Starter Kit and FAQ for the Kitty Foster/Rehomer

(NOTE: Comments has been disabled for this page as this is purely a For Your Info service. Do note also that updates will be done as the occasion warrants.)

Over time, we’ve received requests from strangers and acquaintances alike for rehoming help. So we’ve decided to put up this kit in answer. Please note that this is gleaned from our own experience with kitty rehoming. Recommendations serve only as reference; do apply discretion and common sense when making your decisions on tools and media to use.

The first thing anyone looking to rehome a cat MUST acknowledge and keep in mind is that it DOES take time to rehome most cats. It is a great feeling when you find kitty a home but then you must also be aware that that is the ideal and is the endpoint of a hopefully short journey.

However, the truth is, it is highly unlikely that anyone is going to snap up kitty the moment you put the word out, unless the kitty you are rehoming has looks or is a cutesy young kitten, or all the elements happen to align, like they did for Bunny. The adoption rate for adult cats is tolerable but not highly hopeful. In fact adoptability appeal drop for kittens beyond the age of 3 months, reaching plummet speed at or before the 6 month mark; in short the older kitty is, the worse it is.

That is the reality, and sometimes it can seem harsh but reality bite marks are for real. For reference, you can check out our adoption page, our list of rehomed kitties and look up the postings on each cat… most of the chronologies can’t be accused of being short or sweet. Take a further look at our foster mum’s adoption kitties listing: most of these sweethearts are STILL with foster mum, with nary an enquiry, some more than one year after they were put up.

That is not to say it is impossible to find homes for cats aged 3 months or older; it is. Again, check out our list of rehomed kitties for reference. Case in point is Booties, a black and white tuxedo female aged 6 with the loveliest personality, who found a home 1.5 years after her adoption run started, and she had only received 1 casual enquiry during the intervening time. There is hope, however dim, so don’t give up.

Rehoming golden rule: Hope for the best, but expect the worst.

However, you do have to start early, especially if you know in advance of a kitty that needs a new home. Whatever the case, it would be grossly irresponsible and negligent on your part if you just offload kitty to any Tom, Dick or Harry who comes enquiring at the 11th hour of your deadline. Remember, YOU have the responsibility to screen any potential adopter and reject anyone who doesn’t meet your basic eligibility, which should be reasonable, not draconian. Therefore you must also have a checklist of stuff to look out for and a list of questions to ask.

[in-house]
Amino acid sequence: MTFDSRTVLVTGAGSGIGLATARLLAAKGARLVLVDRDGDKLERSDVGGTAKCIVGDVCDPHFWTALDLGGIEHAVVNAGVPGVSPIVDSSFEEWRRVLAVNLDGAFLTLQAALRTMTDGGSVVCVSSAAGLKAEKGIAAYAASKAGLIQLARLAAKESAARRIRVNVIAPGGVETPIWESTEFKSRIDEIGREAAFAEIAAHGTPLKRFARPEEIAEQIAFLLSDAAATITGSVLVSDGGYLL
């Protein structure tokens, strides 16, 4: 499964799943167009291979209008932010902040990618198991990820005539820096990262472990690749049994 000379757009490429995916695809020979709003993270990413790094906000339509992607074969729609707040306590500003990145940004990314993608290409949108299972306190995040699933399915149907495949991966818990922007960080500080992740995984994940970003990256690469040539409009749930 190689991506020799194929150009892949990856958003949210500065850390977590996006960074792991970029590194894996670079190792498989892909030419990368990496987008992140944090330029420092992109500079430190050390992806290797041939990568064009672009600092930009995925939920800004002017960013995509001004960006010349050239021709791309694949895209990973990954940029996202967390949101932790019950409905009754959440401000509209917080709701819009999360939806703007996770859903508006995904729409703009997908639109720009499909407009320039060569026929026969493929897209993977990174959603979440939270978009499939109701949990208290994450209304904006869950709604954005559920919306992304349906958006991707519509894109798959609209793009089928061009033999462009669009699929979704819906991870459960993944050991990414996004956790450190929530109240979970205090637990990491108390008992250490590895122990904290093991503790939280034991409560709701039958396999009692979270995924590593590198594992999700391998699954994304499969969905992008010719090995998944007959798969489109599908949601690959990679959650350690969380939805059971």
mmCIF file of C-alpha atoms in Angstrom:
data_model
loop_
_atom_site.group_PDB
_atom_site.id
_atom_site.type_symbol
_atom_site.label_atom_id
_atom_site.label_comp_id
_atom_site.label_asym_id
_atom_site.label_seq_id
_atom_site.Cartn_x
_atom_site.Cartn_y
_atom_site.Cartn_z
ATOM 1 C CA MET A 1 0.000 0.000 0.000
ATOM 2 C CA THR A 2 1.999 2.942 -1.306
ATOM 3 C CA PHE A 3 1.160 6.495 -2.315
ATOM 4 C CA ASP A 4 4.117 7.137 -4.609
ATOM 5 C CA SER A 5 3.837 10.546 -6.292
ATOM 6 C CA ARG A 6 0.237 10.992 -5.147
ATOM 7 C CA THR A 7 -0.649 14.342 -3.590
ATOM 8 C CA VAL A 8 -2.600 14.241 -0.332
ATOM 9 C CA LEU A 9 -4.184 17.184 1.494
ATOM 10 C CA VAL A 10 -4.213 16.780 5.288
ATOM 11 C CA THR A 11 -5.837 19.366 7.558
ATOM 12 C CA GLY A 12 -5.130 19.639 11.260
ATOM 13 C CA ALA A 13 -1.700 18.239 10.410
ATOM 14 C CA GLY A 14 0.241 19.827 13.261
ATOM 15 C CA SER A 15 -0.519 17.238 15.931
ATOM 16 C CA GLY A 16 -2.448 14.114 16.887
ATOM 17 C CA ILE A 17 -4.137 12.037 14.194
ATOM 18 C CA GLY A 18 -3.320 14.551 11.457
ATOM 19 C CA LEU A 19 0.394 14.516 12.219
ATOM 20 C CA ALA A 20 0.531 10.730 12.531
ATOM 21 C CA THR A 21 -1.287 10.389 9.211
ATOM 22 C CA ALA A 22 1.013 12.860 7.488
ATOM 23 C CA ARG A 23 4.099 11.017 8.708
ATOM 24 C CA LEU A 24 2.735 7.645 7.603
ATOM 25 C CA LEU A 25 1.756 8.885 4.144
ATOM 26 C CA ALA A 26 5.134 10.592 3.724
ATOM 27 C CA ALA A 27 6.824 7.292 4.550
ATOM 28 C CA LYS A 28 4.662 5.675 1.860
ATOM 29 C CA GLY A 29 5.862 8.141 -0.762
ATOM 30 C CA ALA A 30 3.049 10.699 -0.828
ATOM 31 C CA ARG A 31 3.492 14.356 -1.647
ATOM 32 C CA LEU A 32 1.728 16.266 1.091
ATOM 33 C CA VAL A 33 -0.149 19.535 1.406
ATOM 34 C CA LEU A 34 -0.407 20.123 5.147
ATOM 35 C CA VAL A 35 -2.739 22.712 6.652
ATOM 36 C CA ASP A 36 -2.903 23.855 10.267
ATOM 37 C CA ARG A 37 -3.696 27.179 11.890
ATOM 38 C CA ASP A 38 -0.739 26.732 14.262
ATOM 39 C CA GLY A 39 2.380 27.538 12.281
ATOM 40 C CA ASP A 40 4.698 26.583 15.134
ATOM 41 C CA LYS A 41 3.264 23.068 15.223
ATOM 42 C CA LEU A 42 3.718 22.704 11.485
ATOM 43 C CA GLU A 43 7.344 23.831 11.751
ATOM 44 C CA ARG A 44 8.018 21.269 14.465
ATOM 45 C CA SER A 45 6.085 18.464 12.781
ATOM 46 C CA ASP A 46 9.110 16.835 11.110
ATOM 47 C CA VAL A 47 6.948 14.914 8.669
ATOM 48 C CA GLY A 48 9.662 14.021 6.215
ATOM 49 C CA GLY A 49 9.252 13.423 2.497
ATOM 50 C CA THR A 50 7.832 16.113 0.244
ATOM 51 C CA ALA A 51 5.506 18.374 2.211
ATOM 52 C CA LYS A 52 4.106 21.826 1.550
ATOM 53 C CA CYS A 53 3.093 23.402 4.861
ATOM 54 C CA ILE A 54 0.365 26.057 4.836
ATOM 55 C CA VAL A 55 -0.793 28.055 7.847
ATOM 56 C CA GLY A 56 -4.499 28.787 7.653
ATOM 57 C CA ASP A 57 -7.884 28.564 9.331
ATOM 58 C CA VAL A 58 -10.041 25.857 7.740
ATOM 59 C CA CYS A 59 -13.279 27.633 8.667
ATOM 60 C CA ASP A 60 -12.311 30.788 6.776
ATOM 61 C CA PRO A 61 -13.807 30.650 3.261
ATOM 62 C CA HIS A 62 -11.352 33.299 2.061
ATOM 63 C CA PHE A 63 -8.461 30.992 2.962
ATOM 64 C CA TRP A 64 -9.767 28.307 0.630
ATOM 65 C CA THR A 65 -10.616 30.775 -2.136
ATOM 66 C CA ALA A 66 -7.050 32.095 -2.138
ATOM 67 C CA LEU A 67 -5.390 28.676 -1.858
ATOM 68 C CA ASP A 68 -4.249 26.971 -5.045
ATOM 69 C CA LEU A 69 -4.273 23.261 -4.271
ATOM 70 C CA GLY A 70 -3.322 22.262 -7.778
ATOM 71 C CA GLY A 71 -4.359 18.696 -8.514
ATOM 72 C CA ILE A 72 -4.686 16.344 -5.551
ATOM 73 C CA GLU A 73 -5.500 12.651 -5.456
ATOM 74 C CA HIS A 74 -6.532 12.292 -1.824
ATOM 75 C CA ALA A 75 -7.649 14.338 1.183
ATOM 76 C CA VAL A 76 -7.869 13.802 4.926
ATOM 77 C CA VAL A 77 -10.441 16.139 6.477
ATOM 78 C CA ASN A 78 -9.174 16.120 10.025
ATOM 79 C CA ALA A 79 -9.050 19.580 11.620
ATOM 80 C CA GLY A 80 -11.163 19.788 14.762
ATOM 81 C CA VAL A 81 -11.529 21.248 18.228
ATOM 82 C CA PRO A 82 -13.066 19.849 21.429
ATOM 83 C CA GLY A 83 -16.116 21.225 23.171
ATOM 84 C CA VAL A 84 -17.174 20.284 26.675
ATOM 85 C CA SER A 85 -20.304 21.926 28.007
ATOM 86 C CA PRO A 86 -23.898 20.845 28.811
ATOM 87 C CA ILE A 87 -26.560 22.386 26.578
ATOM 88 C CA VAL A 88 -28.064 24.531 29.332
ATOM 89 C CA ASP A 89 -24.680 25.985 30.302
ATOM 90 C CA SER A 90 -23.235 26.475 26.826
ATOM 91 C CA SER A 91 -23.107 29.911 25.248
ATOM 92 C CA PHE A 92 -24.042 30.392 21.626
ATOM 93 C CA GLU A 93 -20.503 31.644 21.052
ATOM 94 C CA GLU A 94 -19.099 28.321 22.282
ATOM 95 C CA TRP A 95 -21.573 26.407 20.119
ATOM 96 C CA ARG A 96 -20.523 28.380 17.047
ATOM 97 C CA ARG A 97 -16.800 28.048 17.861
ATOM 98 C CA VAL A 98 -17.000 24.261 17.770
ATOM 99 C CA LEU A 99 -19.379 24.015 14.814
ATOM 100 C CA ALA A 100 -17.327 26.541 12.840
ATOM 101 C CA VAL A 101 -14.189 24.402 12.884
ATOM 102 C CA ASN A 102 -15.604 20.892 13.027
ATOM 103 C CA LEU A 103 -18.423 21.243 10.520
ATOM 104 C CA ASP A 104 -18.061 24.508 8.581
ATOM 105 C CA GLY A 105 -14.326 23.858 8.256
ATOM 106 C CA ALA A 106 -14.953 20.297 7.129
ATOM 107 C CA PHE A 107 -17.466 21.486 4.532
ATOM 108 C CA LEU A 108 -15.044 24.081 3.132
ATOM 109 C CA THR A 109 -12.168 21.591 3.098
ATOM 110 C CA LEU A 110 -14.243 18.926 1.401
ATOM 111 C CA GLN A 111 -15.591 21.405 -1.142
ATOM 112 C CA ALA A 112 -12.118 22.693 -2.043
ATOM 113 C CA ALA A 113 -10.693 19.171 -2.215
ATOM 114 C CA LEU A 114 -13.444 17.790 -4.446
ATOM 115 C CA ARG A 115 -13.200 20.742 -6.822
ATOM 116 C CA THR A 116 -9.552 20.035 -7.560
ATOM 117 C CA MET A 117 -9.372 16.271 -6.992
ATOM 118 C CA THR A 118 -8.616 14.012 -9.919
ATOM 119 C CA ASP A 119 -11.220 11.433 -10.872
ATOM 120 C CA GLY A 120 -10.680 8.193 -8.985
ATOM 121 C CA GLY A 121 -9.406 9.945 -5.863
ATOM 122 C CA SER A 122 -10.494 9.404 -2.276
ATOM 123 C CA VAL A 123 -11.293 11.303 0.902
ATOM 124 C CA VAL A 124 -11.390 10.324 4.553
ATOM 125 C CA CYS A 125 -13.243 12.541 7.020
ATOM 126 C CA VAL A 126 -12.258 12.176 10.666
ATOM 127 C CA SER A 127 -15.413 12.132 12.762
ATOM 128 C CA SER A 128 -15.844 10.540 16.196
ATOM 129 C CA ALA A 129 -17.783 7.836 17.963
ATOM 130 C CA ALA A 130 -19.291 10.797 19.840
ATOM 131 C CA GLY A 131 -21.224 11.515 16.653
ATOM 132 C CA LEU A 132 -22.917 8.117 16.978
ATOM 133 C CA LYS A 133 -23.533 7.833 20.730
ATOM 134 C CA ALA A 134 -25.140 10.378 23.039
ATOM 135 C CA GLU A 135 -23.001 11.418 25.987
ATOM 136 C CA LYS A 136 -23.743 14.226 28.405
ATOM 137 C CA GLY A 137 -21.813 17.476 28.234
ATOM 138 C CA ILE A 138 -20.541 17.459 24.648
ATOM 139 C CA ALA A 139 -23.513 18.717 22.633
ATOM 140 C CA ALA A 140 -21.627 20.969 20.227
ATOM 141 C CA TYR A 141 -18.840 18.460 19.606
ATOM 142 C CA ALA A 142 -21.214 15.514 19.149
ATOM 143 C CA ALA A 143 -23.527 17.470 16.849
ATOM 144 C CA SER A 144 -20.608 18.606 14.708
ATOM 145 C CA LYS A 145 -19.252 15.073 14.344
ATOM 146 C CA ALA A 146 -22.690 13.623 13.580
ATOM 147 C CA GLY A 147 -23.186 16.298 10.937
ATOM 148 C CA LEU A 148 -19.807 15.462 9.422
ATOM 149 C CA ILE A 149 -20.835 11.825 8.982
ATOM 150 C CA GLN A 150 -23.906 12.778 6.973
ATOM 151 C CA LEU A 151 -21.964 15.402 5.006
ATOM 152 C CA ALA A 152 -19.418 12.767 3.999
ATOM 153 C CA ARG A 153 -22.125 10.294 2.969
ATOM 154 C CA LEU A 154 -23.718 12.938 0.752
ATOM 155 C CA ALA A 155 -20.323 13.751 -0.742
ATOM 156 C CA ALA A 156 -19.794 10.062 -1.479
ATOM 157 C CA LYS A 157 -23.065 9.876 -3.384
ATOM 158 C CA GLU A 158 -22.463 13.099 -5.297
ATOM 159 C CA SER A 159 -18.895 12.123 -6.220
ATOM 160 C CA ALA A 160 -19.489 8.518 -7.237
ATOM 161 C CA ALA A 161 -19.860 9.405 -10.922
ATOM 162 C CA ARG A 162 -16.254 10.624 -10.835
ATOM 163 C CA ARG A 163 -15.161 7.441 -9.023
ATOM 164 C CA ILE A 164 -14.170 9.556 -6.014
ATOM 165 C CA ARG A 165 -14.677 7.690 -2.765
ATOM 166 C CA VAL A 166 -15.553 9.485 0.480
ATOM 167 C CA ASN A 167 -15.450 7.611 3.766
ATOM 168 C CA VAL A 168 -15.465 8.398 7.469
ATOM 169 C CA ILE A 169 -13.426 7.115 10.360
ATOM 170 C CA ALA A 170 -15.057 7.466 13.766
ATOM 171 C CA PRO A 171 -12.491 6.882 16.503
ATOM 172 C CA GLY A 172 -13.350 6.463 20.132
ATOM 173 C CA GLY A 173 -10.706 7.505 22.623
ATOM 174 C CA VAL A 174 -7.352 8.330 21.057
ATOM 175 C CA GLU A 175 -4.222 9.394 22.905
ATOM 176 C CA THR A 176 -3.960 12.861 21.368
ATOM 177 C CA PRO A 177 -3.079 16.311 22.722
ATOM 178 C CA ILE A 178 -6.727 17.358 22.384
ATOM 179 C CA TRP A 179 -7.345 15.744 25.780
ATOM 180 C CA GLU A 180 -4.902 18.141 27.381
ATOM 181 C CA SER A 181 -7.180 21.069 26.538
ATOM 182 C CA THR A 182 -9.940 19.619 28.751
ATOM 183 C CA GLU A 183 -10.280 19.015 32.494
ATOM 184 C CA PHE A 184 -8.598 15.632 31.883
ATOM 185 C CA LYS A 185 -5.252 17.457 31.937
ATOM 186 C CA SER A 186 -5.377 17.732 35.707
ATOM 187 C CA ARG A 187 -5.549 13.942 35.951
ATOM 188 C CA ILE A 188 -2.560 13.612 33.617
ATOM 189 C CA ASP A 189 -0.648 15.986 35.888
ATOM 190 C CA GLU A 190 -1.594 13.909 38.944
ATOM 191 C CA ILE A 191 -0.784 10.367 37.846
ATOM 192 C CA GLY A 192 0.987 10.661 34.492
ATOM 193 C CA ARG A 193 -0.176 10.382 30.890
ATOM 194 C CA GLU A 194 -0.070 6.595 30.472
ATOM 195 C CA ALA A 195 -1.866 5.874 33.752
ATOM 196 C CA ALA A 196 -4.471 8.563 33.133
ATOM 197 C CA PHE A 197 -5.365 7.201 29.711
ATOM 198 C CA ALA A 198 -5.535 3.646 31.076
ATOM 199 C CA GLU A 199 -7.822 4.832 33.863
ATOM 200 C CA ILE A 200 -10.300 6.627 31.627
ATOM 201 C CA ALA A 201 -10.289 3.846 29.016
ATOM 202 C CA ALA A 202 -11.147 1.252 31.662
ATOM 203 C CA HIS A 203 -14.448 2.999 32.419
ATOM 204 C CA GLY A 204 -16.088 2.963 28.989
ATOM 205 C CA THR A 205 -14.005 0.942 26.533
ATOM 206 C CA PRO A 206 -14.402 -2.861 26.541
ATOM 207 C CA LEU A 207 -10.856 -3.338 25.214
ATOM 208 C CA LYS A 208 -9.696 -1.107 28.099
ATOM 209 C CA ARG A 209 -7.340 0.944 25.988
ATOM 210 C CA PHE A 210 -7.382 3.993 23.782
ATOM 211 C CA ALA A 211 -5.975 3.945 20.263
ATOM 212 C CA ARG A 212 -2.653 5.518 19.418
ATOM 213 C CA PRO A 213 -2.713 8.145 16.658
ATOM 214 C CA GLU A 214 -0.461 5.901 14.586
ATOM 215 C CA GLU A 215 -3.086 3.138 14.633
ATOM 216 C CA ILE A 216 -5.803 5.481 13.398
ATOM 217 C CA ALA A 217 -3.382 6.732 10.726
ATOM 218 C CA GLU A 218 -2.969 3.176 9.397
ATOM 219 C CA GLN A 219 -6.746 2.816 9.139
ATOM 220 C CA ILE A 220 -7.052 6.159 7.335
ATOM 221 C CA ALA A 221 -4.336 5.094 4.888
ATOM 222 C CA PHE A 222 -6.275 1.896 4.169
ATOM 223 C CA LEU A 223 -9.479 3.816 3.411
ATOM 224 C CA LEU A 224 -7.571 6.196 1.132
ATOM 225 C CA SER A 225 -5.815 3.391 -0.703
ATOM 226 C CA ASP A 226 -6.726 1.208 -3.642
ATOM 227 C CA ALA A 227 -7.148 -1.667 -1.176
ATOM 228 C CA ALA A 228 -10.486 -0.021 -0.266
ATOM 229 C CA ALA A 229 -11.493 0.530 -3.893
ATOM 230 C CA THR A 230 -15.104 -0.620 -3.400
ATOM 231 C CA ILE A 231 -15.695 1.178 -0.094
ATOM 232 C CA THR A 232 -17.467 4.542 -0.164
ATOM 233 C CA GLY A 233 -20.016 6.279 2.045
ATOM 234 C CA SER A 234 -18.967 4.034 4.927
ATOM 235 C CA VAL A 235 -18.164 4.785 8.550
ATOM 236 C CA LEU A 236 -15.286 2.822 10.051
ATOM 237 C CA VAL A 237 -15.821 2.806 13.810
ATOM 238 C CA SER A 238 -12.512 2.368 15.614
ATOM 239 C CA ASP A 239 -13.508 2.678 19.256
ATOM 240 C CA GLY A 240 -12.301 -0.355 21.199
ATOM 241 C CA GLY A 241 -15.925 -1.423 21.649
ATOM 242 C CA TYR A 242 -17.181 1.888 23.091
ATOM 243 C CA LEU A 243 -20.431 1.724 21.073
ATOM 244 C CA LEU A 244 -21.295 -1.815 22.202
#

Both the “putting the word out” stage and adopter screening process require some experience and learning before you get comfortable, but there’s a always a first time for everything. You can find resources online to help you start. How to do that I leave it to you to find out. Remember, the search engine can be a friend. (You may also find our cat care refence page for potential adopters a useful starting point.)

You will also need a lot of luck, patience and fortitude, because it can be disheartening when time passes and you still got kitty on your hands instead of in a loving home as you envisioned early on. Do not ever think that the SPCA is a viable alternative should you decide kitty has outstayed his or her welcome with you – 9 out of every 10 animals sent to the SPCA are euthanised, aka killed.

Among requests to tec, putting up kitties for adoption on the blog is the most common. But we aren’t going to accede to such requests for just anyone, because tec is only a personal blog, which means

  1. traffic just to this blog is not good enough to get kitty noticed
  2. enquiries may come to us instead of the requester, via comments or email, which means a delay in response due to the routing.
  3. we can add a link on tec to your kitty’s adoption blurb if it’s already online somewhere, and provided we know you (it is important to us that we help genuine fosters, and not feel-good fosters who don’t care for where the kitty they’re responsible for end up)

All in all, having your own adoption blog will be that much more effective and efficient. Best of all, it ensures all content and admin control is in your hands

What are the advantages of hosting your kitty adoption blurb somewhere yourself?

  • you can devote effort to describing kitty and kitty’s endearing traits in detail
  • you can post all the adorable kitty pictures you want
  • you can add videos to showcase “life-action” to show potential adopters just how lovely kitty is